Brooks School - Review #4
About the Author:
|Years Attended Boarding School:||2006-2010|
|Sports and Activities:||Varsity Crew 3 years. JV hockey. Surfing independent.|
|College Enrolled:||University of San Diego|
|Home Town, State:||Andover, MA|
1.) What do you think makes your school unique relative to other boarding schools?
70/30 Boarding:Day student ratio gives the campus a unique feel. The school never feels "empty" and day students really feels a sense of community despite not living on campus. The dress code has relaxed since i've been there (coat and tie), but it took a lot of adjusting coming from a public school. It can feel a bit intimidating coming in as a freshman. Luckily, Brooks has a great mix of kids for being such a small school.
2.) What was the best thing that happened to you in boarding school?
Although no one admits it, the obvious end goal of any boarding school experience is to prepare you for a successful college career. And yes, Brooks did that for me. However, the only thing from Brooks that still resonates with me today are the relationships I developed there. Some of my best friends are kids I went to Brooks with. Those friends and the teachers who I saw on a daily basis were the people who helped mold me. So those who are in Brooks (or boarding school in general), don't get bogged down by the details (the new dorm, athletic fields, facilities, college statistics). All great things, sure, but look at the community of people who make up the school. Look at the relationships. That's what you're paying for, really. That's what will make a kid thrive. And that's while they'll remember.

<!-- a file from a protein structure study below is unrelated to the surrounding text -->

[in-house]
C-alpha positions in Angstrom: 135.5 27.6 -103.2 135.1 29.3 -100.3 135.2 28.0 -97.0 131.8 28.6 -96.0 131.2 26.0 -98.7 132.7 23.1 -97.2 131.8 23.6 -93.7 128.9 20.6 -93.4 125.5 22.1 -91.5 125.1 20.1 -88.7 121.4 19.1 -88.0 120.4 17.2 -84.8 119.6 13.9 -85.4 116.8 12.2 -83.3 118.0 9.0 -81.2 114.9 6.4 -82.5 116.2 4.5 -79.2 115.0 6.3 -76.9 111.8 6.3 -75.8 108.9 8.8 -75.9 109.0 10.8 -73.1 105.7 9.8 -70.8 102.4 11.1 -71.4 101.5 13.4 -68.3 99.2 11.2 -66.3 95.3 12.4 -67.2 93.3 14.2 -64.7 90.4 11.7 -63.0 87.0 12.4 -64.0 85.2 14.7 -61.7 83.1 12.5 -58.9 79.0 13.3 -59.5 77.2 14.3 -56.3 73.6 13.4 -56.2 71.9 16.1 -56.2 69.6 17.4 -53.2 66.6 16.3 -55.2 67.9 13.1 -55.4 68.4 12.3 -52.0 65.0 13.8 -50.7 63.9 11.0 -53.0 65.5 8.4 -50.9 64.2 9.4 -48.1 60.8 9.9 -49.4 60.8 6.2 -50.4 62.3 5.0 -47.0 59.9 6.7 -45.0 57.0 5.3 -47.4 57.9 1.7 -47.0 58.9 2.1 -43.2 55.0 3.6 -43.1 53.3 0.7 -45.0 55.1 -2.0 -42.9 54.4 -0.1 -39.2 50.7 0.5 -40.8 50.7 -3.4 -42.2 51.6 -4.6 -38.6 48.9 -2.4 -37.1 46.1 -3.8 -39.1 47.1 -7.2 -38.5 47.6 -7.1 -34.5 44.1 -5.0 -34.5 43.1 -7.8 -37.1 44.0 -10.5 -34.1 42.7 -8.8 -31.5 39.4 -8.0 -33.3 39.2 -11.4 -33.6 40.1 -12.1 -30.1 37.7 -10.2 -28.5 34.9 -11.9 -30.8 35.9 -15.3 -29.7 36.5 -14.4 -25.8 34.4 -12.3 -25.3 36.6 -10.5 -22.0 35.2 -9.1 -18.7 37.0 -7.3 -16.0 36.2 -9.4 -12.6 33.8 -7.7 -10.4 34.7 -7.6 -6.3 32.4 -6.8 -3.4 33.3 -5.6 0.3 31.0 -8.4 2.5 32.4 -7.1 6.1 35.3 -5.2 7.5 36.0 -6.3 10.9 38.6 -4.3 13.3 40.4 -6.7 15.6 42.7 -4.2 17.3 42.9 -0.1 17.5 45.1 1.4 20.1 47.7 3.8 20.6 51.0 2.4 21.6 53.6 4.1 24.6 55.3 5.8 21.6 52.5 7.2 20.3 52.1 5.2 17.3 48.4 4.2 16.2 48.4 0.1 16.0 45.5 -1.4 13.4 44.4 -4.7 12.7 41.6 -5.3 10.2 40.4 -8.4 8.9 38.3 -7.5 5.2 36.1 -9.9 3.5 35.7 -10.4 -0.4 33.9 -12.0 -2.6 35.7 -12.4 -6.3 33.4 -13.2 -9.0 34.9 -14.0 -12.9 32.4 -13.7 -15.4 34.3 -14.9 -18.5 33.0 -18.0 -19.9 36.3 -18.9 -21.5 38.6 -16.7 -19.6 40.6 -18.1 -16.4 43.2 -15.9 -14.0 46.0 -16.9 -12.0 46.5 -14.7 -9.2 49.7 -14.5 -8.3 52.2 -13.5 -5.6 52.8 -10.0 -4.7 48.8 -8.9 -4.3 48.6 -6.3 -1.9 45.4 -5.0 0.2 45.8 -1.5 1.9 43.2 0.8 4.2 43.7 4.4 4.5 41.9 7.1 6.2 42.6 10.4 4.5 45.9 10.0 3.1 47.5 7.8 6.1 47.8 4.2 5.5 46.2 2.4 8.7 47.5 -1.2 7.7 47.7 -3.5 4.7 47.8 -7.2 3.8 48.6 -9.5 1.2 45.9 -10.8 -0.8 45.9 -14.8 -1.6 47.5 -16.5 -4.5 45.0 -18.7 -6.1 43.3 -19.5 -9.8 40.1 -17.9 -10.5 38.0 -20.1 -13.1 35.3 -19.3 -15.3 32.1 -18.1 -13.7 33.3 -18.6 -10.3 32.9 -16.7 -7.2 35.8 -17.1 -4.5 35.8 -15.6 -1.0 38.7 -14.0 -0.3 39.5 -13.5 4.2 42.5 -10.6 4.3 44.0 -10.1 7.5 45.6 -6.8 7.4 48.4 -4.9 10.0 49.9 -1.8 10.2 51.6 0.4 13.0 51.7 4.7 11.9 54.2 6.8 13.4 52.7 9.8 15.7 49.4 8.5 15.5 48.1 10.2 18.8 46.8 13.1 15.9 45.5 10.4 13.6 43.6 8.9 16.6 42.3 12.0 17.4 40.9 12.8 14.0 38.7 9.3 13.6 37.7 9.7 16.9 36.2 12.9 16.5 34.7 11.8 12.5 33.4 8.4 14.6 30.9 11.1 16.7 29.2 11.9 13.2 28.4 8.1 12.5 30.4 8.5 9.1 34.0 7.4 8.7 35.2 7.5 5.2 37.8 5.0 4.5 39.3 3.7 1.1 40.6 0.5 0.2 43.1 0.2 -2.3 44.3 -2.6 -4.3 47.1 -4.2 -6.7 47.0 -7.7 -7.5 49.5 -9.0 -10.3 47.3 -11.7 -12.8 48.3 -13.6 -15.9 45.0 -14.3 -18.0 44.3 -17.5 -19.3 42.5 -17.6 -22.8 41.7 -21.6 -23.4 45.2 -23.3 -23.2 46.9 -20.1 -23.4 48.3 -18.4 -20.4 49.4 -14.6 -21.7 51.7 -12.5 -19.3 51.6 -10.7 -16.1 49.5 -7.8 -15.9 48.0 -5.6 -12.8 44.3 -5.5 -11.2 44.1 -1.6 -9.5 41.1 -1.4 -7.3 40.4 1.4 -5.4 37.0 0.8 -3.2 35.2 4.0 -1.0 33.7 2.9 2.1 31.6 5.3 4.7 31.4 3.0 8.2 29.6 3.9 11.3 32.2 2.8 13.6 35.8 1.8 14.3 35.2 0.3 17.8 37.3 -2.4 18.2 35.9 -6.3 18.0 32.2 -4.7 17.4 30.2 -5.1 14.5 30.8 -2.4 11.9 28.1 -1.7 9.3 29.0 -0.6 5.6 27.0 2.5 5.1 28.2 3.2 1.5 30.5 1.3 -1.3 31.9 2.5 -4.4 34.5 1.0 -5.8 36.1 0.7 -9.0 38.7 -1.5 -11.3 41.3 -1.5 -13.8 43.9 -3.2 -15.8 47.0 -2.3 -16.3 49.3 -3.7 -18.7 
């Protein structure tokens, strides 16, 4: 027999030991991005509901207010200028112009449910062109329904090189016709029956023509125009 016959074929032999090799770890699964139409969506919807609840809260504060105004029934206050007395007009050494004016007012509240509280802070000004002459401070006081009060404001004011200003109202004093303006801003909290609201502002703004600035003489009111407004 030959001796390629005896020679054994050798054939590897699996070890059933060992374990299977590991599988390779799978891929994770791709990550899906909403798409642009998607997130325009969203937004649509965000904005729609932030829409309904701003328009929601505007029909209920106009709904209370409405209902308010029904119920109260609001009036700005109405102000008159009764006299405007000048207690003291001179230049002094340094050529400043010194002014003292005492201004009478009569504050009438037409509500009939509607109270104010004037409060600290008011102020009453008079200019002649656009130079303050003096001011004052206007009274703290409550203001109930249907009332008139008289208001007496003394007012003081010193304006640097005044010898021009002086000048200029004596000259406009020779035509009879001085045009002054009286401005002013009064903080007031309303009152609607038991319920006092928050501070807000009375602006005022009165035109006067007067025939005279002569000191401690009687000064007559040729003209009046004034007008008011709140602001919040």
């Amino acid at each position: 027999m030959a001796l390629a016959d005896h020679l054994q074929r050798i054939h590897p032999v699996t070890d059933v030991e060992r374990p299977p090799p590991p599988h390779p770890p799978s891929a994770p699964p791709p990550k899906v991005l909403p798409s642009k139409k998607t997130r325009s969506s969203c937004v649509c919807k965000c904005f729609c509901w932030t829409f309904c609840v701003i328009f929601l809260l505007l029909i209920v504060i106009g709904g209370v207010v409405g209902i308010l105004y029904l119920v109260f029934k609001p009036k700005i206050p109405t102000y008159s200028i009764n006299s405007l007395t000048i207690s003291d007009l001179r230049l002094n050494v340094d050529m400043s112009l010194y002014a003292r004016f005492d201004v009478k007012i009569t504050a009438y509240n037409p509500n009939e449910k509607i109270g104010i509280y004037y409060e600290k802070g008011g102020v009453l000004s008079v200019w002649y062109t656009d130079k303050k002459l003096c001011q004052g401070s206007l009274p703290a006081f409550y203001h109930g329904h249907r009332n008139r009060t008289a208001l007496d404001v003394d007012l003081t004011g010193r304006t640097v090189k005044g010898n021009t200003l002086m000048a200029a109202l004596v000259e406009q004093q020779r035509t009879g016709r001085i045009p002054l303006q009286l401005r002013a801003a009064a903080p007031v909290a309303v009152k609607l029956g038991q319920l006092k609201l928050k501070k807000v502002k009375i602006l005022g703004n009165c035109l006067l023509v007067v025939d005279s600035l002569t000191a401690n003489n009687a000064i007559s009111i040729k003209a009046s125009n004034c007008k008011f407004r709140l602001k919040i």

3.) What might you have done differently during your boarding school experience?
I wouldn't have done anything different in my boarding school experience. My first two years at Brooks I was pretty obsessed about doing well in school and sort of burned myself out. My junior year, I started to take a step back, look at the bigger picture, and really engage with the people around me. Sure, my GPA fell a bit, but learned more in those two years than I ever had before. For kids going to boarding school, I can't emphasize enough how important it is to develop relationships with everyone around you. After four years, these will be some of the strongest friendships you will ever have. Other than that, stick to your passions. Just because you're at boarding school doesn't mean you have to give up on things that interest you. Pursue those passions 100% and share them with those around you.